Sunday, 6 June 2010

It's coming on strong.

The first real crops are beginning to appear at the plot now, with early sown peas coming along in waves, thanks to a succession of sowing over several months. The radish were technically first but they barely constitute a real crop as there is a limit to how you can use them in a Sunday roast.More likely would be the broad beans that have now begun to fill the pods. My second harvest of peas were joined by some lovely small, tender and milder tasting broad beans.
Strawberries have been colouring up nicely too and today I managed to save six from the slugs. There are many more to come as this year looks to be a bumper years for soft fruits. My usual mass of currants are on target, as are the afore mentioned strawberries. The Loganberries have settled in this year and are now covered in ripening fruits although the blackberry is less enthusiastic. that may be the fact that it is more of an autumnal fruit, like the raspberries. There are many more raspberry canes this season, encouragingly. As for the other fruits, the gooseberry has come back to life after a very poor season last year, when they barely showed a single berry. The apple tree has now come through its frame building period and is now producing a modest crop of tiny but potential fruits. All in all, I'm very encouraged by the fruits this year. The veg hasn't been slacking wither, with my succession of Rocket new potatoes now starting to flower, so I'll be putting peas, beans and potatoes on the table soon.Hopefully, the carrots will be cropping just before the spuds run out but I know the parsnips will be a long way off,despite looking really healthy already. I have had such germination success with the parsnips that I have had to thin them twice as they have grown larger and larger without loss. The carrots haven't been as abundant but have still surprised me. The greens are holding true and I have to find room somewhere for a few rows of purple sprouting that are getting a bit big, I have greyhound spring greens in two beds making up enough cabbage for the year, with enough for one a week for 52 weeks and some for the slugs. Finally, with some rescued tomatoes and over 60 iceberg lettuce, the salad bowl should be safe too!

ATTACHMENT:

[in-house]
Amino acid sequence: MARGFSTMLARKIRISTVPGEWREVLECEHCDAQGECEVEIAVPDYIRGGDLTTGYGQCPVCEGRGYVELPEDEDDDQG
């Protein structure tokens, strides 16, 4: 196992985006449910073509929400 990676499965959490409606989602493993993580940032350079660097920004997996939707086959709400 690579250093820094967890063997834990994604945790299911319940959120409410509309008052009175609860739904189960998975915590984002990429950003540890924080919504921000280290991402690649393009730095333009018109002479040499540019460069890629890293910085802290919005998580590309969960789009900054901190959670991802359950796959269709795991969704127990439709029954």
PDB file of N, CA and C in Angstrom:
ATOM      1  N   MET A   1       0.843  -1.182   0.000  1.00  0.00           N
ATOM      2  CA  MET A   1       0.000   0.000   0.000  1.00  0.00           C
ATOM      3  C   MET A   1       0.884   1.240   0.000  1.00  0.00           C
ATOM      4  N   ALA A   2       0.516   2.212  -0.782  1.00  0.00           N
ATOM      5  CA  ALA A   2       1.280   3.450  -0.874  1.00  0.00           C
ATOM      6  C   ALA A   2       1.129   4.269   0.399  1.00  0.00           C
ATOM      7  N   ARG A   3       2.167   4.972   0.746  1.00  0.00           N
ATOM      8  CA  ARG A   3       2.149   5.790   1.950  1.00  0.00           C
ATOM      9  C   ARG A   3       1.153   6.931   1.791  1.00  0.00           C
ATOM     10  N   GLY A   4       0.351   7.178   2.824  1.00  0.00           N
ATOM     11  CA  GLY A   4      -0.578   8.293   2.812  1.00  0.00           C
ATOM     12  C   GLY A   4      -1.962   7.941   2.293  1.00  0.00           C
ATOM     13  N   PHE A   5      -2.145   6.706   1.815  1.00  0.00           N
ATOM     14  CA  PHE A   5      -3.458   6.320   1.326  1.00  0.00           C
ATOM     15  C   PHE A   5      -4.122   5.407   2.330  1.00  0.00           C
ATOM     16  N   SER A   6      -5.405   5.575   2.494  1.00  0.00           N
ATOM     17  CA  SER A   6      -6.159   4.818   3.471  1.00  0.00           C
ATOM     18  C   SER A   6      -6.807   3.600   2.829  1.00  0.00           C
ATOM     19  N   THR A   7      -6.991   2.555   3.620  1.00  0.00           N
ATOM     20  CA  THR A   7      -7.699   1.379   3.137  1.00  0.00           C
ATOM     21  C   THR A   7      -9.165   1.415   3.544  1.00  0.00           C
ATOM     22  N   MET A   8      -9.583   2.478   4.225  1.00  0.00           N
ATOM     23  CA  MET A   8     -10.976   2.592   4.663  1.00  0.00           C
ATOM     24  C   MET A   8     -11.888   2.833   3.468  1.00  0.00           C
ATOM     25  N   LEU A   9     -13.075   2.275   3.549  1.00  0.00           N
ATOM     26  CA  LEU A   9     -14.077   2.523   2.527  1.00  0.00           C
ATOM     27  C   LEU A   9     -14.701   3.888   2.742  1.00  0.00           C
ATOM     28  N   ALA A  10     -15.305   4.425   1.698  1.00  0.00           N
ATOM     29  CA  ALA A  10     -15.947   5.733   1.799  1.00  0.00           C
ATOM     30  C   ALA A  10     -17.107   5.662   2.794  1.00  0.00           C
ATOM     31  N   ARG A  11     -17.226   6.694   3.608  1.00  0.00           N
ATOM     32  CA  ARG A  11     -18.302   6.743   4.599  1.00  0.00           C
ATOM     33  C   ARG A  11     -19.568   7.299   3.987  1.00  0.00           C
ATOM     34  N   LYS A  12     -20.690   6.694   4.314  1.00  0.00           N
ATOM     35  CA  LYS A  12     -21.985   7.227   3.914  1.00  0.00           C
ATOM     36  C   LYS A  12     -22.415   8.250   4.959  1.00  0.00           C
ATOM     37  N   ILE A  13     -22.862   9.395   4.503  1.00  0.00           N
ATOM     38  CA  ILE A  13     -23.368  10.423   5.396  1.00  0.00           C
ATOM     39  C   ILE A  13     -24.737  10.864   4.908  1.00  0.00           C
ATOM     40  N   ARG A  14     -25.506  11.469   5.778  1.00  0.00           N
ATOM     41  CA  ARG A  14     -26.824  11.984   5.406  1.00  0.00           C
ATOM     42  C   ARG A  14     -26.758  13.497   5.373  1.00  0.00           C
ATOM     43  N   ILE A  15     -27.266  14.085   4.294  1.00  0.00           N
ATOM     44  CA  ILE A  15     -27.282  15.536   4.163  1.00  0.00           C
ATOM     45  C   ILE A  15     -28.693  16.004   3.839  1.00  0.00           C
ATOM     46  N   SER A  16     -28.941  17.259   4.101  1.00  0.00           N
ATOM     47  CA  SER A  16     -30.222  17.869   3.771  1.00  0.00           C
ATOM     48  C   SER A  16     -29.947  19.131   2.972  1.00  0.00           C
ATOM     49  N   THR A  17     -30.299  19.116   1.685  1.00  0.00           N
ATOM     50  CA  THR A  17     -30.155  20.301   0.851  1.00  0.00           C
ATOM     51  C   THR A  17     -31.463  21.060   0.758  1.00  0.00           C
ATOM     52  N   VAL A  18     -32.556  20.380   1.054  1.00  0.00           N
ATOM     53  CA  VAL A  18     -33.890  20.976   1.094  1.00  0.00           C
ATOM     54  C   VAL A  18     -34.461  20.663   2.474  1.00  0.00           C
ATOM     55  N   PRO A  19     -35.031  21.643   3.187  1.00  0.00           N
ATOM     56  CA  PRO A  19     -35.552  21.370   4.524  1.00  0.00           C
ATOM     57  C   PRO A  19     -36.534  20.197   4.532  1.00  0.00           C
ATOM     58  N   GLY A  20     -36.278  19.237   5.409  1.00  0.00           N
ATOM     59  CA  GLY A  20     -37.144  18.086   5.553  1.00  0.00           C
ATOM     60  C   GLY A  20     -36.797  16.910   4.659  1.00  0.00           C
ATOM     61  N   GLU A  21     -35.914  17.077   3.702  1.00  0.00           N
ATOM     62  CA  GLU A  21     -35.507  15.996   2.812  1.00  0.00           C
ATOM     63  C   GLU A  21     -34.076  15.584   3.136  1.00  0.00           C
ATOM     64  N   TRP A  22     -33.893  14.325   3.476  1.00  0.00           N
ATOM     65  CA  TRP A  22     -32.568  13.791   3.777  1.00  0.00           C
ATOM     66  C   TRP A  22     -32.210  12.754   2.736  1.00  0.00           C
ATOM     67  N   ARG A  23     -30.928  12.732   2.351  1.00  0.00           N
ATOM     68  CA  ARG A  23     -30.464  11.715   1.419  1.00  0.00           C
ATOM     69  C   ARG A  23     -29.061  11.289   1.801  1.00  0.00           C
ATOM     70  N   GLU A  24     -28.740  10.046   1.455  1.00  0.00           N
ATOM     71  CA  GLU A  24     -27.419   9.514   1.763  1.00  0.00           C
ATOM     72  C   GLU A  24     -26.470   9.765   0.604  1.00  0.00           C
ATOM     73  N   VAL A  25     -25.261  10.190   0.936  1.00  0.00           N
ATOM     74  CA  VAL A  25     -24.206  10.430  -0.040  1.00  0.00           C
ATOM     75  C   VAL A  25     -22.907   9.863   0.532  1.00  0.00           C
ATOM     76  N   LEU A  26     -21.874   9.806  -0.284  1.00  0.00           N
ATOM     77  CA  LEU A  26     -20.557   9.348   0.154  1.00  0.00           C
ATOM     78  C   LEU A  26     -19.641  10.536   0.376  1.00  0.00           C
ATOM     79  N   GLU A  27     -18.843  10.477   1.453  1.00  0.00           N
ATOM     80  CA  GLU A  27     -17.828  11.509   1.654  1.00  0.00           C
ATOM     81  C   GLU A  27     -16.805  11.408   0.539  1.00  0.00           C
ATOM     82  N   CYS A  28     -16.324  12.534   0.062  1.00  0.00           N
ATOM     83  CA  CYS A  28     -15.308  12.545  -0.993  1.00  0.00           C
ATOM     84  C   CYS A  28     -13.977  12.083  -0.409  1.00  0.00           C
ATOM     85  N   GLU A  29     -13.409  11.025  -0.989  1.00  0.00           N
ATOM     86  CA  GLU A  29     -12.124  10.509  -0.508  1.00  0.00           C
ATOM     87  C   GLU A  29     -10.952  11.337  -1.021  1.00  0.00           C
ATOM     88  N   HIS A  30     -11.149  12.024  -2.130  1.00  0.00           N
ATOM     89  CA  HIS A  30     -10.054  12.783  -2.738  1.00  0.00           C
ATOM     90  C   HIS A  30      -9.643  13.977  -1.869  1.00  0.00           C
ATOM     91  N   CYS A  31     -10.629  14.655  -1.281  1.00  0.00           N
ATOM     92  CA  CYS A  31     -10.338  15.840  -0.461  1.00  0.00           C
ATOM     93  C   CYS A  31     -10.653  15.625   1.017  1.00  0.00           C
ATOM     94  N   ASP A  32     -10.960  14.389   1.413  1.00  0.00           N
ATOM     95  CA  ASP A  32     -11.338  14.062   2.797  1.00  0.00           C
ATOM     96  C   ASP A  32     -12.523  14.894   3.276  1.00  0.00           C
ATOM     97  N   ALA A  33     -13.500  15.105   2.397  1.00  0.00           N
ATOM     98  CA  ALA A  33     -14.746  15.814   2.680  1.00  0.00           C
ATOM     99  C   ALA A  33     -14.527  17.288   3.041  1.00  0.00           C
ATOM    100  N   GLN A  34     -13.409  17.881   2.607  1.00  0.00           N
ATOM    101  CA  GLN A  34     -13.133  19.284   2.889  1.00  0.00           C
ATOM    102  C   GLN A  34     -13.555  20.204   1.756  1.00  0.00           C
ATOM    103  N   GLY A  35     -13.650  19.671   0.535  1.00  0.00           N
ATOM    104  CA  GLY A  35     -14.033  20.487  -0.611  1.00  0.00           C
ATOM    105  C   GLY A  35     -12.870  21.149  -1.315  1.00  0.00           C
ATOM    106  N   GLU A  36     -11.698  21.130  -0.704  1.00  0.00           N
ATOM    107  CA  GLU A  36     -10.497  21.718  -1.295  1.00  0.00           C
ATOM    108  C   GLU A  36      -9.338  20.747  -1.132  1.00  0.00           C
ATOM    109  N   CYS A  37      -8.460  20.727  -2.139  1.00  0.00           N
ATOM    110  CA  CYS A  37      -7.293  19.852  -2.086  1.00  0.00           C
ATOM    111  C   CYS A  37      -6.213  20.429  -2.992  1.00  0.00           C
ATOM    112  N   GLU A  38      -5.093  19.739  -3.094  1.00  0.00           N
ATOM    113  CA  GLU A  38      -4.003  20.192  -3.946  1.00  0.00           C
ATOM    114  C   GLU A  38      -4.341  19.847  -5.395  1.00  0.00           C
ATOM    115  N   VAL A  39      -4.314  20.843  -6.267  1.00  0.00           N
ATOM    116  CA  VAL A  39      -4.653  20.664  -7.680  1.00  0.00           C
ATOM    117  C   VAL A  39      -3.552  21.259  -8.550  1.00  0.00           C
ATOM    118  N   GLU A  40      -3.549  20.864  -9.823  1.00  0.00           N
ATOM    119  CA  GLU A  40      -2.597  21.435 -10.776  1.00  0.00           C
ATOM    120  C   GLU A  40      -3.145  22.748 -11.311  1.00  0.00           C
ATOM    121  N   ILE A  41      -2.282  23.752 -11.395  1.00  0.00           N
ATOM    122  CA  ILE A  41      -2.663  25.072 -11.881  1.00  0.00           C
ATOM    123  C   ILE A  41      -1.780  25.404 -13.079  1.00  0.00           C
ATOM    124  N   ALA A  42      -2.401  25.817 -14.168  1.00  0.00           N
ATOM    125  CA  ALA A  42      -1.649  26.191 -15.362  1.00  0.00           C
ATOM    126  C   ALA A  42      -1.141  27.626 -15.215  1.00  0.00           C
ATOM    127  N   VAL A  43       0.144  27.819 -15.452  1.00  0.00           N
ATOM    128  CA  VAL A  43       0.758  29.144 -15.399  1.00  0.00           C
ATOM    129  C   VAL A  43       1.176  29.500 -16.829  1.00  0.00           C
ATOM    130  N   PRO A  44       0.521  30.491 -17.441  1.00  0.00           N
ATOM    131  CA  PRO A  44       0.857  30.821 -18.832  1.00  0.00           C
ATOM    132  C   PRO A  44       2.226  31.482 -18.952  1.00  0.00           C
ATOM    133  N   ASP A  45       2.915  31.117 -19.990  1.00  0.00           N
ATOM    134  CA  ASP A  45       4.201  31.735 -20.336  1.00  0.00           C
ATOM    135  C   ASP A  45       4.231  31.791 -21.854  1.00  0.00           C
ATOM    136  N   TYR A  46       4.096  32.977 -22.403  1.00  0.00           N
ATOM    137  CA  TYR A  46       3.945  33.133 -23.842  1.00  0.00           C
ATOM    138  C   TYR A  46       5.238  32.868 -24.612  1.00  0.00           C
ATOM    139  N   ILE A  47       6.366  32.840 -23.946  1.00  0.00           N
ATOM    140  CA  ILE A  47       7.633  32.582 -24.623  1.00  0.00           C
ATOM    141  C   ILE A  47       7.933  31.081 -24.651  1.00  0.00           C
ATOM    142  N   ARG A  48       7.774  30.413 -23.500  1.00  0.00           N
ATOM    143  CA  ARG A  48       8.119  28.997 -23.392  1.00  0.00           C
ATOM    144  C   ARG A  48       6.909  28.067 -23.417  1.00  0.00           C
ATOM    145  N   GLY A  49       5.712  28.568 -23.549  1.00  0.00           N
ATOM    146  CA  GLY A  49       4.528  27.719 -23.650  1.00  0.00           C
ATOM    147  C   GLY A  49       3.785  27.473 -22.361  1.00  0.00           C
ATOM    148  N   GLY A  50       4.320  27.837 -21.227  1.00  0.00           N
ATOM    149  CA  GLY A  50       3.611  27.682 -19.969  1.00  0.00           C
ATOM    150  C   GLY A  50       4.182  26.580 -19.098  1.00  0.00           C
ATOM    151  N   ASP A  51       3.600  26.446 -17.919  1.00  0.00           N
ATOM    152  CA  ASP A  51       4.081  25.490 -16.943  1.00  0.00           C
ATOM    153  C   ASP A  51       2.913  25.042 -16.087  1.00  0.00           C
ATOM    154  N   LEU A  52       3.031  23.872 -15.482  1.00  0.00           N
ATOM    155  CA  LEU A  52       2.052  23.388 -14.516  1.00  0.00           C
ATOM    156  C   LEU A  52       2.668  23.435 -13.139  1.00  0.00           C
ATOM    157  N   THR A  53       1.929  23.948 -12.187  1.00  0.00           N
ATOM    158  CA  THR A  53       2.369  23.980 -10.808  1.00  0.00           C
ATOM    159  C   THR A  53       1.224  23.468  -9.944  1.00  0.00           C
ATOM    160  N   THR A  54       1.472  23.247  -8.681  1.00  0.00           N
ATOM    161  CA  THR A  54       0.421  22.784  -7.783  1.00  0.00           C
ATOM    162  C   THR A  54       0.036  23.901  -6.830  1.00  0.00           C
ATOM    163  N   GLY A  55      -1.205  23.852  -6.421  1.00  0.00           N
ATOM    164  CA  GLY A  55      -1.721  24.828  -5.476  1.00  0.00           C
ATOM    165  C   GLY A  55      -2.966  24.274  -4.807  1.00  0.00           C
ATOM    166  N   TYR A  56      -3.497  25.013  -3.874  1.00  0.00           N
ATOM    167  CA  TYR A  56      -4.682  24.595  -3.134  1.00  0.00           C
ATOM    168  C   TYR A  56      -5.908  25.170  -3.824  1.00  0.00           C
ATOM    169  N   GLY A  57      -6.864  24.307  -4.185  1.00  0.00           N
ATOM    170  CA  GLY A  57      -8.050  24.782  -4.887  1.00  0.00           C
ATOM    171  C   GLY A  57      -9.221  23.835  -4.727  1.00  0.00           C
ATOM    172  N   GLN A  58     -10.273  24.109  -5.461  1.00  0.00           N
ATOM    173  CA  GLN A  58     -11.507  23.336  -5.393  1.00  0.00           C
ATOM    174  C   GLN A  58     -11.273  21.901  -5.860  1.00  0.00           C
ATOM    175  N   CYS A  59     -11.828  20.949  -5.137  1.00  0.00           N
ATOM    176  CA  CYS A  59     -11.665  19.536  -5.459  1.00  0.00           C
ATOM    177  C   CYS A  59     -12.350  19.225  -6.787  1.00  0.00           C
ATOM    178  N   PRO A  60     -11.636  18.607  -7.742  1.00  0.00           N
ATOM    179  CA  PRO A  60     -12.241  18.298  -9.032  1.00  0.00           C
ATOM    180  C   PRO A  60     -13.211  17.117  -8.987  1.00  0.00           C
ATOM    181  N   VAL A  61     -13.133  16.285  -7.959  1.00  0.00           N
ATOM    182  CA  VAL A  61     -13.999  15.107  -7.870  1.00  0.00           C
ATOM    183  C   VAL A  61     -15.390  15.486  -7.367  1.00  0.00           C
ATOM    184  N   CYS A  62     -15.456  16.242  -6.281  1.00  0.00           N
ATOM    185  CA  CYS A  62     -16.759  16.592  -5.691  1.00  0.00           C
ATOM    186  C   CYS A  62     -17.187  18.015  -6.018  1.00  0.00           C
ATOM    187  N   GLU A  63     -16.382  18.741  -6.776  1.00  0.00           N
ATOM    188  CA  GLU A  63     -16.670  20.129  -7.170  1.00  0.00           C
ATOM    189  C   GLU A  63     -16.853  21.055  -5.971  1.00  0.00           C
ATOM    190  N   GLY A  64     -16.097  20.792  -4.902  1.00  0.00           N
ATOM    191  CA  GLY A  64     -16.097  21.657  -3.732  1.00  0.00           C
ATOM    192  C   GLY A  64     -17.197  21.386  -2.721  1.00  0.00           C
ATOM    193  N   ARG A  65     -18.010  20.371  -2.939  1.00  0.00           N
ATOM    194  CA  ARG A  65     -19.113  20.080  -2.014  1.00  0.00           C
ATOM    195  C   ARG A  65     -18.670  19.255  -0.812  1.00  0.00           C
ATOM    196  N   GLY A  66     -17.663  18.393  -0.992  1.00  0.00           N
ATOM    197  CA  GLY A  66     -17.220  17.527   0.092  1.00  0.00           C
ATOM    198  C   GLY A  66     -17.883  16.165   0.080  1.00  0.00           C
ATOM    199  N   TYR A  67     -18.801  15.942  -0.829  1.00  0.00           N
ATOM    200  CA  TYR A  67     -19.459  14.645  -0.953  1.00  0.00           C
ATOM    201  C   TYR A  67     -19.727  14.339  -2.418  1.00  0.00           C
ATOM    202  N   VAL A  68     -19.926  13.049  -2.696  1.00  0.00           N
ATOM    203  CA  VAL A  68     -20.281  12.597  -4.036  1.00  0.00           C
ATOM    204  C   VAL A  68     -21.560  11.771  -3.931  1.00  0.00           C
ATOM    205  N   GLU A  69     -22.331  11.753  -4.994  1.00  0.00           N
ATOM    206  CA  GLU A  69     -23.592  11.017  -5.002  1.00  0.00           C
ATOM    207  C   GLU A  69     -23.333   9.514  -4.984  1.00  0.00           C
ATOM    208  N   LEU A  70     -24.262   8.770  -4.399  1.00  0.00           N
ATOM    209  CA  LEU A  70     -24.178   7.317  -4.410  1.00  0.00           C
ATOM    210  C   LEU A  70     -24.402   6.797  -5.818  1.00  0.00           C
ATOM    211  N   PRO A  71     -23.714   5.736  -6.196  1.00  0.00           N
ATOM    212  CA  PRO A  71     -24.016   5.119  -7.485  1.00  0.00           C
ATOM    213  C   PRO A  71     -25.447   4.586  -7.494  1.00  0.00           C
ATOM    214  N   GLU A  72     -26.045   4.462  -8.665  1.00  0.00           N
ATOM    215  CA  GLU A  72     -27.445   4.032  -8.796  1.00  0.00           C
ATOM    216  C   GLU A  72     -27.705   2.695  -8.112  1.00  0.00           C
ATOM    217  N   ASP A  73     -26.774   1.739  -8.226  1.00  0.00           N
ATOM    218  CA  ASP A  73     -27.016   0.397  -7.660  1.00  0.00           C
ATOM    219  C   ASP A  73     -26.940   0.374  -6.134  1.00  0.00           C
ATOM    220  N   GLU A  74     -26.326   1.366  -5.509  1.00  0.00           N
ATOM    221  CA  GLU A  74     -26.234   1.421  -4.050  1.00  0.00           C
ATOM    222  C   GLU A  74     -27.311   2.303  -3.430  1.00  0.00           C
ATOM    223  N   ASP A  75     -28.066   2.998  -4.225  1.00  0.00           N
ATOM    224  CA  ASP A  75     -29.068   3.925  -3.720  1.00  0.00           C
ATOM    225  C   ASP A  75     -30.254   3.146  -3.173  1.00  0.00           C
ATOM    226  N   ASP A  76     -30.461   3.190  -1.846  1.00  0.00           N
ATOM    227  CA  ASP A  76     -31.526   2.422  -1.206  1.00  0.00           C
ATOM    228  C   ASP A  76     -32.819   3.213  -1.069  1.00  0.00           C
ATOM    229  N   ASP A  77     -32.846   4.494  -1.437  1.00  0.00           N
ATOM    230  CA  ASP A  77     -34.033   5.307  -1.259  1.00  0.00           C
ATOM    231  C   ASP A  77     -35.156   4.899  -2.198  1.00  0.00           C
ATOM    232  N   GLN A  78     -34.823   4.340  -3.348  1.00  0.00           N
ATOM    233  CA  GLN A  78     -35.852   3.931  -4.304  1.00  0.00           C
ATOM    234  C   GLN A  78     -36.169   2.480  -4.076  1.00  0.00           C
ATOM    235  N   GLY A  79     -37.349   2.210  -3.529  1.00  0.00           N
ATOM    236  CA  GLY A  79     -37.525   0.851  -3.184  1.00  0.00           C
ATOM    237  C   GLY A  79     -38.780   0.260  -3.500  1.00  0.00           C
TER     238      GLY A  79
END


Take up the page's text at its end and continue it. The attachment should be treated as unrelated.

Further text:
No comments: